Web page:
The stock market rally carried over into the second quarter, with the S&P 500 gaining 2.1% this week, extending its winning streak to seven straight sessions and setting a new closing high for the year. Investor sentiment was boosted by positive manufacturing data, progressing U.S.-China trade talks, and a Goldilocks Employment Situation Report for March.
The Dow Jones Industrial Average gained 1.9%, the Nasdaq Composite gained 2.7%, and the Russell 2000 gained 2.8%.
The S&P 500 materials (+4.3%), financials (+3.3%), and consumer discretionary (+3.2%) sectors led the broader market higher. Conversely, the defensive-oriented consumer staples (-1.0%) and utilities (-0.2%) sectors were the lone groups that finished lower.
Stocks rallied to begin the week, catalyzed by better-than-expected manufacturing activity for March out of the U.S. and China. The data helped reinforce the idea that global economic activity could be close to, or near, a bottom, which could potentially lead to a pickup in earnings growth later in the year.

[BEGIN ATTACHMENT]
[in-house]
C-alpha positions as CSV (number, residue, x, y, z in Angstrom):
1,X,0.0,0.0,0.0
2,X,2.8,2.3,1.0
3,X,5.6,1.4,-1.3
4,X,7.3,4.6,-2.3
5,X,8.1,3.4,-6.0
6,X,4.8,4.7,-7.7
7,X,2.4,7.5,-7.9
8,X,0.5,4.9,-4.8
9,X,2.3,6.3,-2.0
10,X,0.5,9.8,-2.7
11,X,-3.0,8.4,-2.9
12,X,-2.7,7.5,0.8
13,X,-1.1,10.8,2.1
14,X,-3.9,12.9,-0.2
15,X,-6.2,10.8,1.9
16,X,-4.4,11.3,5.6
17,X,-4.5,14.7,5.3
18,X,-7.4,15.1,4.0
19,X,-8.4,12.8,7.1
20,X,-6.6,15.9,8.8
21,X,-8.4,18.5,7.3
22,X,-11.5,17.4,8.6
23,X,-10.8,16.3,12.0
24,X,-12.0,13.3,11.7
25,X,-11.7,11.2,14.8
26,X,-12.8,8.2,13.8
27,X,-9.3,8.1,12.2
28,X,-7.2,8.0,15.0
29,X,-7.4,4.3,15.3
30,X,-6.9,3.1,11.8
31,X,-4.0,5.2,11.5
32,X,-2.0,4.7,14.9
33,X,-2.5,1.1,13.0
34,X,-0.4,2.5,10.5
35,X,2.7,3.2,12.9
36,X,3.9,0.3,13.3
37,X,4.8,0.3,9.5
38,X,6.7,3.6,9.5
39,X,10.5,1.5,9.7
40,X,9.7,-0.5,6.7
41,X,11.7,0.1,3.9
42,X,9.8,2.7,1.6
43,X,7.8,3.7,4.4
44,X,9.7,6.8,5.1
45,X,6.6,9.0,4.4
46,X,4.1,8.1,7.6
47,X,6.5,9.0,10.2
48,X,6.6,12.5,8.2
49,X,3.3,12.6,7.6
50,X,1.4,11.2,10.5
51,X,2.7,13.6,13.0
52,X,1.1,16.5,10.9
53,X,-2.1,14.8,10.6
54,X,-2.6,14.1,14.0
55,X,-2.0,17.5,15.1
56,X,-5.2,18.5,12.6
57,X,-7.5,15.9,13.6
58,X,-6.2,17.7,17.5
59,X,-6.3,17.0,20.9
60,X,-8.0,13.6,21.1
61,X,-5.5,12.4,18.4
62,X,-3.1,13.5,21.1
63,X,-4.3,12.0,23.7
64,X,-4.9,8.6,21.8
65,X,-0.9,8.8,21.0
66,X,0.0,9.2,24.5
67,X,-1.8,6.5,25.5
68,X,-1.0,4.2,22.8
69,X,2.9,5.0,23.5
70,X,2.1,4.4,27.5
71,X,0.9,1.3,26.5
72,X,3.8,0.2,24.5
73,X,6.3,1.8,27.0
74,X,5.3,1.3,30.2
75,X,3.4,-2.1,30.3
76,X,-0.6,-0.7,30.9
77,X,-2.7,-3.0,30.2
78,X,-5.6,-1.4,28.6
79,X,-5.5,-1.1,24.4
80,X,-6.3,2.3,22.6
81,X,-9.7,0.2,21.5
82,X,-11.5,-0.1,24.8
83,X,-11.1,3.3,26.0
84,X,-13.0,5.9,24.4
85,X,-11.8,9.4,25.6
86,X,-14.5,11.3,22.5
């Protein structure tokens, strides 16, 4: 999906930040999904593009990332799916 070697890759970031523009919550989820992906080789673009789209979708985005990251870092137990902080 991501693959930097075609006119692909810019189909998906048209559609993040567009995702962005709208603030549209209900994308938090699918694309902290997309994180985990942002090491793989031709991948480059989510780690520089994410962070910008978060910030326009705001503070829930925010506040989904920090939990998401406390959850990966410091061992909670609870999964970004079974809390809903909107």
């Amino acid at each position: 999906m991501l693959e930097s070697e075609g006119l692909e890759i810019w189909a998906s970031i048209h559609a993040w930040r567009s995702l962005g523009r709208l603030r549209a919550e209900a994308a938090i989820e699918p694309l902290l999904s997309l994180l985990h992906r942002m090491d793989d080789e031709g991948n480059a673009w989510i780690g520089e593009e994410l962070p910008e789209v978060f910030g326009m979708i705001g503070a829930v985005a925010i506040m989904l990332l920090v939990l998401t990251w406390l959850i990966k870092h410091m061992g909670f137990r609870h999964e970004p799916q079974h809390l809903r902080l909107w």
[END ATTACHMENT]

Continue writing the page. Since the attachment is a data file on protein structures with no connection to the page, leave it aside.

The broader market drifted higher throughout the week while U.S.-China trade talks appeared to progress favorably in Washington. Key issues like forced technology transfers and enforcement mechanisms have yet to be resolved, though. President Trump said it will be known probably in the next four weeks or so if a deal gets done.
Friday’s release of the Employment Situation Report for March showed job growth rebound without stirring concerns about inflation, which provided more fuel for the rally. Overall, the report exposed February’s weak payrolls data as an aberration and helped drive the notion that the economic expansion in the U.S. still has room to run.
U.S. Treasuries pulled back this week, driving yields higher across the curve. The 2-yr yield increased seven basis points to 2.34%, and the 10-yr yield increased nine basis points to 2.50%. The U.S. Dollar Index increased 0.1% to 97.40. WTI crude rose 4.9% to $63.10/bbl, hitting a five-month high.
Source: Briefing Investor